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    One more note on the issue of instrumentation material... all of them have pluses and minuses. If there was one clear winner we would see everyone using that. But we don't see that.
    Sharon, mother of identical twin girls with scoliosis

    No island of sanity.

    Question: What do you call alternative medicine that works?
    Answer: Medicine


    "We are all African."

  5. #5
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    Quote Originally Posted by laakea77 View Post
    I need some help with lumbar stories.
    By the way, I would not refer to your daughter as a "lumbar" case. She has a TL curve and that suggests that some of her lumbar is not involved in the structural curve. If the fusion can stay shorter then she may only ever need part of her lumbar fused. Hence some surgeons standing on their heads to save levels. Just reading the testimonials, the loss of ROM when some of the lower lumbar is left unfused is minimal. It's only when L5 or so is fused that folks see to notice a big difference. I hope that is close to accurate and really hope people who know first hand will comment so you don't have to rely on my random readings.

    I would not wait any longer if I were you. TL curves, to the extent they may propagate further into the lumbar, are emergency situations in my opinion.

    Good luck.
    Sharon, mother of identical twin girls with scoliosis

    No island of sanity.

    Question: What do you call alternative medicine that works?
    Answer: Medicine


    "We are all African."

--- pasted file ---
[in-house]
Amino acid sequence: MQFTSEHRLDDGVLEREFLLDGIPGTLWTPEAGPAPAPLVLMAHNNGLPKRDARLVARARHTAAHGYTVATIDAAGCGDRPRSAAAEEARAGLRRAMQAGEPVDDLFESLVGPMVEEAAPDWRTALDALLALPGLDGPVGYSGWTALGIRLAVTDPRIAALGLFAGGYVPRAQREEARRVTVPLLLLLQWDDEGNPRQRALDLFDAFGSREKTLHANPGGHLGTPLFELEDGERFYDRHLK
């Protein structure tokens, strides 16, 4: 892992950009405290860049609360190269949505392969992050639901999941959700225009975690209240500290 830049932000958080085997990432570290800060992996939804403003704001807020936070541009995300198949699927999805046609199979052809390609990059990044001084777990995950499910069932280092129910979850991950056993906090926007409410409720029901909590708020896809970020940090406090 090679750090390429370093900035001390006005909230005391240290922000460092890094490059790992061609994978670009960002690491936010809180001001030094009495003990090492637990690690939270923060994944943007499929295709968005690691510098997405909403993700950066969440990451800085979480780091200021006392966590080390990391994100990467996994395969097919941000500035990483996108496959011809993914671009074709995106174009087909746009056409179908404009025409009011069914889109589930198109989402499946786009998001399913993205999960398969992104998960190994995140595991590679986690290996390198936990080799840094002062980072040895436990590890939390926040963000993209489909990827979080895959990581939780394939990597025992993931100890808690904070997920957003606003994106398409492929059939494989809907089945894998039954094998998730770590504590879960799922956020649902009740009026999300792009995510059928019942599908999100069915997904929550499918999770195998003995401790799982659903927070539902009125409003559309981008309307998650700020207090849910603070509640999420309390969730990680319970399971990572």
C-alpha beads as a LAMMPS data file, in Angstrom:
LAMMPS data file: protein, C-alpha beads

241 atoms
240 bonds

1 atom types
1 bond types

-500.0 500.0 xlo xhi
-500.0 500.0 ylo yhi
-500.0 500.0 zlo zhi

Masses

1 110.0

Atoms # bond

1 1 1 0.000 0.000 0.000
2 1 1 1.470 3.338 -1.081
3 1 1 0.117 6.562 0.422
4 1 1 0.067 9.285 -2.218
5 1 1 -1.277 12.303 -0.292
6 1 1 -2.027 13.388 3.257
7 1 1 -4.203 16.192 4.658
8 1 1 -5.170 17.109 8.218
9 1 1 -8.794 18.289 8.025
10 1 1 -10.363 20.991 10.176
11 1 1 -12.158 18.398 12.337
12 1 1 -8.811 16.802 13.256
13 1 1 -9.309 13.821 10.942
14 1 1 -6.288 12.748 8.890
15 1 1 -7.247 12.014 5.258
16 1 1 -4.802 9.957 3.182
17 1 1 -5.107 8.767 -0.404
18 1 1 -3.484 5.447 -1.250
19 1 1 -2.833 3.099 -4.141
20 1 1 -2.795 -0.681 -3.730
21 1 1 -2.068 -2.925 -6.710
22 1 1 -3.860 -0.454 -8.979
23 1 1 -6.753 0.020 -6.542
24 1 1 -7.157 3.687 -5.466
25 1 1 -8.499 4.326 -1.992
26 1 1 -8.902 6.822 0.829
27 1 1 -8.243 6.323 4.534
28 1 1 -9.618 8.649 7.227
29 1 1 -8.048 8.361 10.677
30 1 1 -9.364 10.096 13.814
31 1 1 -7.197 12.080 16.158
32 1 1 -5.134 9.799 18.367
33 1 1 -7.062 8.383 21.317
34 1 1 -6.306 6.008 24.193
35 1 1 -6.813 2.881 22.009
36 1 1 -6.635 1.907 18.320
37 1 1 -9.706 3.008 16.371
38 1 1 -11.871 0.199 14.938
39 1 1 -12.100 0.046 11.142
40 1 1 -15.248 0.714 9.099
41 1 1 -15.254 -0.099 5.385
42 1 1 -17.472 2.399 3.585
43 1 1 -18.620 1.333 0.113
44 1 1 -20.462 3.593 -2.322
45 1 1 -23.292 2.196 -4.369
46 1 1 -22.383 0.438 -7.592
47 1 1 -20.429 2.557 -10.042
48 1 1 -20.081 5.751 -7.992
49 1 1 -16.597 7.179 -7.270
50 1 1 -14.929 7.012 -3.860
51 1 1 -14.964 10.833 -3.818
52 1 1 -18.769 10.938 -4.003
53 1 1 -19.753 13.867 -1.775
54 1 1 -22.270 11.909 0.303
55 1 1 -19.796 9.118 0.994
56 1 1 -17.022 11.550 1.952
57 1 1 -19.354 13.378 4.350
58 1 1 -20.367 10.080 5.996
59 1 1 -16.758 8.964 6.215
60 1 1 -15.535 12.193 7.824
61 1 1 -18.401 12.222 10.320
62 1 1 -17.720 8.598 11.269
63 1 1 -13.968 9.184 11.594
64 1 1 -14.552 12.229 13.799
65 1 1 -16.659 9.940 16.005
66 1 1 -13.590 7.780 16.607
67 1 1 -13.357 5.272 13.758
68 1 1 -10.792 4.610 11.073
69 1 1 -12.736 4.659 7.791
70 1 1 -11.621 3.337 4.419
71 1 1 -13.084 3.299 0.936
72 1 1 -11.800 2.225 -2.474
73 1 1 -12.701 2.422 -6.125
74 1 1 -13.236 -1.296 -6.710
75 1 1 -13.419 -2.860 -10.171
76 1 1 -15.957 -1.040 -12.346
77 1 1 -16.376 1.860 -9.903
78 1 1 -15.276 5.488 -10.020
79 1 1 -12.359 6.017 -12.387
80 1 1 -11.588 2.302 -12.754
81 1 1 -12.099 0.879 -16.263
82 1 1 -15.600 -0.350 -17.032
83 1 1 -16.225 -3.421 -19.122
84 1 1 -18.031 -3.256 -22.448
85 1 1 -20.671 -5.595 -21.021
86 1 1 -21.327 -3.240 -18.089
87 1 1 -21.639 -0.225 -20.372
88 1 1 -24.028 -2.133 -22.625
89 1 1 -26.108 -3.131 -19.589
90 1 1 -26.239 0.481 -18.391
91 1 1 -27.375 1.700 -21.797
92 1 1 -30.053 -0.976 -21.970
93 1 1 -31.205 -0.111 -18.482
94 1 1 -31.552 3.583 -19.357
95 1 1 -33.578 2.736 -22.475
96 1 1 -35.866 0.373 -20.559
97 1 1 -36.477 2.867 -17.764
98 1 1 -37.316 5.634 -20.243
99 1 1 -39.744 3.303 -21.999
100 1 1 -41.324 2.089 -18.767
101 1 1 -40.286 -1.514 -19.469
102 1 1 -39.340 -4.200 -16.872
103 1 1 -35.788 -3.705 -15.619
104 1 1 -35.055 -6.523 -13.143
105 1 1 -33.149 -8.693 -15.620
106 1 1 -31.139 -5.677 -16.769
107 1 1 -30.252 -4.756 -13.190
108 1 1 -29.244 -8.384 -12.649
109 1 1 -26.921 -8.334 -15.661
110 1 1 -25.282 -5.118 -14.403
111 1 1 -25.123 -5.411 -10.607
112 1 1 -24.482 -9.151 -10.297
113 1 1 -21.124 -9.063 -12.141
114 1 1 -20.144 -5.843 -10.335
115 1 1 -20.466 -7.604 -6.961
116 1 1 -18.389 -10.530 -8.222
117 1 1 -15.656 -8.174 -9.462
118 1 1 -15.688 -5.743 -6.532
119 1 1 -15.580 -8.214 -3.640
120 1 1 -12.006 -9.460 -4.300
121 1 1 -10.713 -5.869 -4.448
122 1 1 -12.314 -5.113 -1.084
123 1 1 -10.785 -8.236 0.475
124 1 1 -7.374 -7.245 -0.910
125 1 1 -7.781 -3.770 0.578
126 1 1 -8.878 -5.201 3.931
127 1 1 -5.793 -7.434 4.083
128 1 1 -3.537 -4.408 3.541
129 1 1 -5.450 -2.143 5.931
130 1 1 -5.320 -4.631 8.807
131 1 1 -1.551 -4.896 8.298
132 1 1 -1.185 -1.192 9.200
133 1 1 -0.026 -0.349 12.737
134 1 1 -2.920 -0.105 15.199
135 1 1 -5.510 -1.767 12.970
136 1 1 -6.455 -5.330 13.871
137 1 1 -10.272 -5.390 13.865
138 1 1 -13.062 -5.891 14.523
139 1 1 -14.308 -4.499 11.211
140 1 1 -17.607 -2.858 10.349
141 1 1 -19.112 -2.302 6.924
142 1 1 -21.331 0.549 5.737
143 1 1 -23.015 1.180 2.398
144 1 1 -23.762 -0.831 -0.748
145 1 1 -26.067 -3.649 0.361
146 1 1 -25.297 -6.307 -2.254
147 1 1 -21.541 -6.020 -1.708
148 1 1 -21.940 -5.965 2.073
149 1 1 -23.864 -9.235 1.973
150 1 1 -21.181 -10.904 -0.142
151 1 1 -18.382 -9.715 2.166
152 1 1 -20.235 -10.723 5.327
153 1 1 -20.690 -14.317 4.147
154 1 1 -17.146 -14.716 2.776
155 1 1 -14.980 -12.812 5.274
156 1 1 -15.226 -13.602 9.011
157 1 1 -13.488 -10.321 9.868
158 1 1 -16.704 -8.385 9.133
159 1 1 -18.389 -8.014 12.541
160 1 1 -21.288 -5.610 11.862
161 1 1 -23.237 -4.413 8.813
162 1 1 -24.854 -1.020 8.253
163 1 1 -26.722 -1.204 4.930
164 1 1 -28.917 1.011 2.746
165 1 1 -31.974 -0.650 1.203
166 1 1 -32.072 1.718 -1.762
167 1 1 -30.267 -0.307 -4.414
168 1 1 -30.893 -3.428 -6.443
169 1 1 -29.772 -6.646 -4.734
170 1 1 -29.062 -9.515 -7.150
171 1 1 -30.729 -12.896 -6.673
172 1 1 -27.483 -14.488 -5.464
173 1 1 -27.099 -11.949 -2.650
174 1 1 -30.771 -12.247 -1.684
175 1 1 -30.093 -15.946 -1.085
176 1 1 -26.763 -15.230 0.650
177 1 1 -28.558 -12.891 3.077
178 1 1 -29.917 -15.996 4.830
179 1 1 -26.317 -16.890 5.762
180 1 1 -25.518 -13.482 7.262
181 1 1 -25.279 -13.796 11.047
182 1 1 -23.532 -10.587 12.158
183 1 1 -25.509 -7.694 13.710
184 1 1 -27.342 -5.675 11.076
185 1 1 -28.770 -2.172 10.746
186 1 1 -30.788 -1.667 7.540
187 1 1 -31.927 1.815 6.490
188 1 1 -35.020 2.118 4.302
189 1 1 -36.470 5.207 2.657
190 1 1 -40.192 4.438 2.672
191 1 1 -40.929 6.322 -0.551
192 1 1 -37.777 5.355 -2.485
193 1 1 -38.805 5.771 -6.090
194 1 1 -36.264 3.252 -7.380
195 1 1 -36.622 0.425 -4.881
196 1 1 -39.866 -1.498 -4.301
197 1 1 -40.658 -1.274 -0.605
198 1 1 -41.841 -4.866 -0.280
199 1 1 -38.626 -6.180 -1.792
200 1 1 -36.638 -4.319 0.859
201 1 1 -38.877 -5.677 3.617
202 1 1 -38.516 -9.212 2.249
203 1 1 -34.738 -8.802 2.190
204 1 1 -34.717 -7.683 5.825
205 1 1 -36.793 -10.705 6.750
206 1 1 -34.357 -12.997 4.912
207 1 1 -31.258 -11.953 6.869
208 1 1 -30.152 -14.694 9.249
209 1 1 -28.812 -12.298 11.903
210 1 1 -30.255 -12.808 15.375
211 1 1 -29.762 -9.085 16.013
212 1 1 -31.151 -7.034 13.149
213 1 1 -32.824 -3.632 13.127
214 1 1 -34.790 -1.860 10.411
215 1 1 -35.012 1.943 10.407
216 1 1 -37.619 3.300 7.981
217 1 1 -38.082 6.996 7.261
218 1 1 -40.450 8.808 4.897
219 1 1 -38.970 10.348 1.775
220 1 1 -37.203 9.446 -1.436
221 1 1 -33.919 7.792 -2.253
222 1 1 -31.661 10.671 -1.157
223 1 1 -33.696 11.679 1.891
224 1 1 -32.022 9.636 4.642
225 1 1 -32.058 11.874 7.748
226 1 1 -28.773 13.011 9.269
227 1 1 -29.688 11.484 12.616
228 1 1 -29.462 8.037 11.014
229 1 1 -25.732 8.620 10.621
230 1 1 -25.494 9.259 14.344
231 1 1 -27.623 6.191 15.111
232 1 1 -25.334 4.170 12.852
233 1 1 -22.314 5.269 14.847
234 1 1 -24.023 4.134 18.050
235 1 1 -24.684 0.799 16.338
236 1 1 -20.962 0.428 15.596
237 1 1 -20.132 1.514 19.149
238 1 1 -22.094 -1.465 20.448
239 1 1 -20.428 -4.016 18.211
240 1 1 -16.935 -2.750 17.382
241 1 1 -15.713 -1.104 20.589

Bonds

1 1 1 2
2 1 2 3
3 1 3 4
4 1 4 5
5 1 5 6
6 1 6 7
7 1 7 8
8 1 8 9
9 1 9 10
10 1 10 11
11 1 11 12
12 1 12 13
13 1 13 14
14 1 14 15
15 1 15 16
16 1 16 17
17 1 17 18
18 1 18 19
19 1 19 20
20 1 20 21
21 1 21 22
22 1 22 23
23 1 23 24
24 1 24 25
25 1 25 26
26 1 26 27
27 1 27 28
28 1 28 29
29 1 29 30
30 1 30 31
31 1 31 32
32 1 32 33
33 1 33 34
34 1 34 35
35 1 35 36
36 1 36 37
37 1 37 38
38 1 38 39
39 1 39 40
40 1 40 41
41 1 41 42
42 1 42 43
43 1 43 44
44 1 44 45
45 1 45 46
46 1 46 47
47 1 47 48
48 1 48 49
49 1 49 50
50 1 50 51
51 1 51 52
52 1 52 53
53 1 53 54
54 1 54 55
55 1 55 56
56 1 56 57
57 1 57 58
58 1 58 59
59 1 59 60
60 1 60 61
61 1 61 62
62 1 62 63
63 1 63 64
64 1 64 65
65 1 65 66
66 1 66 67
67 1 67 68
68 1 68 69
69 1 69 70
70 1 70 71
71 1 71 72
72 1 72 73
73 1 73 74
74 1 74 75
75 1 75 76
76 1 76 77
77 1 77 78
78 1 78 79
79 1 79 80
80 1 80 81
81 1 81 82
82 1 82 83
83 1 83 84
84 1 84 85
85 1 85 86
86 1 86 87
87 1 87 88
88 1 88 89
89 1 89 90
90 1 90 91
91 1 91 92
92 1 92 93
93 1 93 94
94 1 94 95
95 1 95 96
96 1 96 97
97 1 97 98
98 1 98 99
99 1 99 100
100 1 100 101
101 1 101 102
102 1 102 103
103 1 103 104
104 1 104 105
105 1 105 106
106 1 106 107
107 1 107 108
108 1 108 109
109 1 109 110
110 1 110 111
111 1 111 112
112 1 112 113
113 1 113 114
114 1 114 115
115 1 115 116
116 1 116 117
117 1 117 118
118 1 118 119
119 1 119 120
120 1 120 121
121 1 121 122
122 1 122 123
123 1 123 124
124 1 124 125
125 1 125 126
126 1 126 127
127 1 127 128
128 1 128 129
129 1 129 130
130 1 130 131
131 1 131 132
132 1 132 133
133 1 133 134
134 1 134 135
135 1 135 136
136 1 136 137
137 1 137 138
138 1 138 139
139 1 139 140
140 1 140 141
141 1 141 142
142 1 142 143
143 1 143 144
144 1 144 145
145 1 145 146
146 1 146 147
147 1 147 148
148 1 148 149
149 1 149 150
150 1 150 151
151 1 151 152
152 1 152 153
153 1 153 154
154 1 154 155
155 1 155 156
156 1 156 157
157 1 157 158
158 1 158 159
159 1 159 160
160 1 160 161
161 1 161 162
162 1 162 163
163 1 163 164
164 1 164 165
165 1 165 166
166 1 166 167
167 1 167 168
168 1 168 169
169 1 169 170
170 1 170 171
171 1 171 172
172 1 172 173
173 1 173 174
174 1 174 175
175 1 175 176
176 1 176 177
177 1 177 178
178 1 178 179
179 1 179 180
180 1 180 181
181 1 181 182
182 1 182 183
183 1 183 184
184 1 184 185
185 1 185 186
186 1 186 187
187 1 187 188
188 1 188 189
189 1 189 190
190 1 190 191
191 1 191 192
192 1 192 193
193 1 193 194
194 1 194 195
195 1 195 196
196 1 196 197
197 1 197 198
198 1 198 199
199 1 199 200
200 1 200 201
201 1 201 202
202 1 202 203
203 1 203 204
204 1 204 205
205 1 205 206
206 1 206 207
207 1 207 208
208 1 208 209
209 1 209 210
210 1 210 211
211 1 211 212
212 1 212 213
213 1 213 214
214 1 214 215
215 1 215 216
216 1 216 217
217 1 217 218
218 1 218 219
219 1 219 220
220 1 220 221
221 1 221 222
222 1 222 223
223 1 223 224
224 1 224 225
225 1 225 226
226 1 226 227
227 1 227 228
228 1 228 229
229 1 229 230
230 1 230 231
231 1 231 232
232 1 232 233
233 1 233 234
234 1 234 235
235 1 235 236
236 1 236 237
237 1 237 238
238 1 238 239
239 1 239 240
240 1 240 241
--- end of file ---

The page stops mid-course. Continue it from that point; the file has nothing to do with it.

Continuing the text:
6. #6
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    thank you, all

    Thank you all for your words of support and wisdom. I will check out those docs and look up the word "osteotomy"!
    yours,
    Mary

  7. #7
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    Mary, check out this thread to see if you think there is anything relevant to your daughter's situation or to trigger questions for the surgeons. This is the post where Dr. Hey mentions osteotomies. Here, he is trying to save levels in a frank lumbar. Your daughter's TL curve presumably would be an easier case in that it probably doesn't extend as far into the lumbar as a frank lumbar case but I don't know that because I am not a surgeon!!!

    http://www.scoliosis.org/forum/showt...his-head-again

    16 yo Holly straightened up this morning with her severe trunk shift and lumbar scoliosis

    Holly had a collapsing adolescent idiopathic scoliosis, lumbar Lenke 5C. We had to do extensive preoperative planning due to the degree of her trunk shift and some concerns about an oblique takeoff at the pelvis. Preoperative CT scan as well as bending X-Rays and in-surgery prone view with manual pressure to fully evaluate the lumbo-sacral junction was very helpful to confirm that we could safely preserve her bottom two discs, rather than having to fuse to the iliac wings.

    Extra care was also taken to help with her trunk shift with fine adjustments to our correction while doing rod insertion. Some Smith-Peterson osteotomies also helped to improve her correction and ensure proper lordosis.

    I think she will be very happy with her new posture!
    Estimated Blood Loss was only 75 cc. No blood transfused.
    Surgical time 2.5 hours, with fusion levels T11-L4.
    Sharon, mother of identical twin girls with scoliosis

    No island of sanity.

    Question: What do you call alternative medicine that works?
    Answer: Medicine


    "We are all African."

  8. #8
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    Aloha!

    Welcome to the forum.

    I know Dr Joseph Orchowski does scoli surgeries out of Trippler.....(Oahu)

    Yes, the metals selection topic is extremely complicated....with a completely different set of parameters when used in our bodies. Understanding implant interface histology, will take a few years to understand. Biocompatability is also an ever changing science.

    Surgeons are trained using different systems....systems that are engineered by the hardware companies. My hardware is Synthes Pangea system, its titanium alloy is....Ti-6Al-7Nb.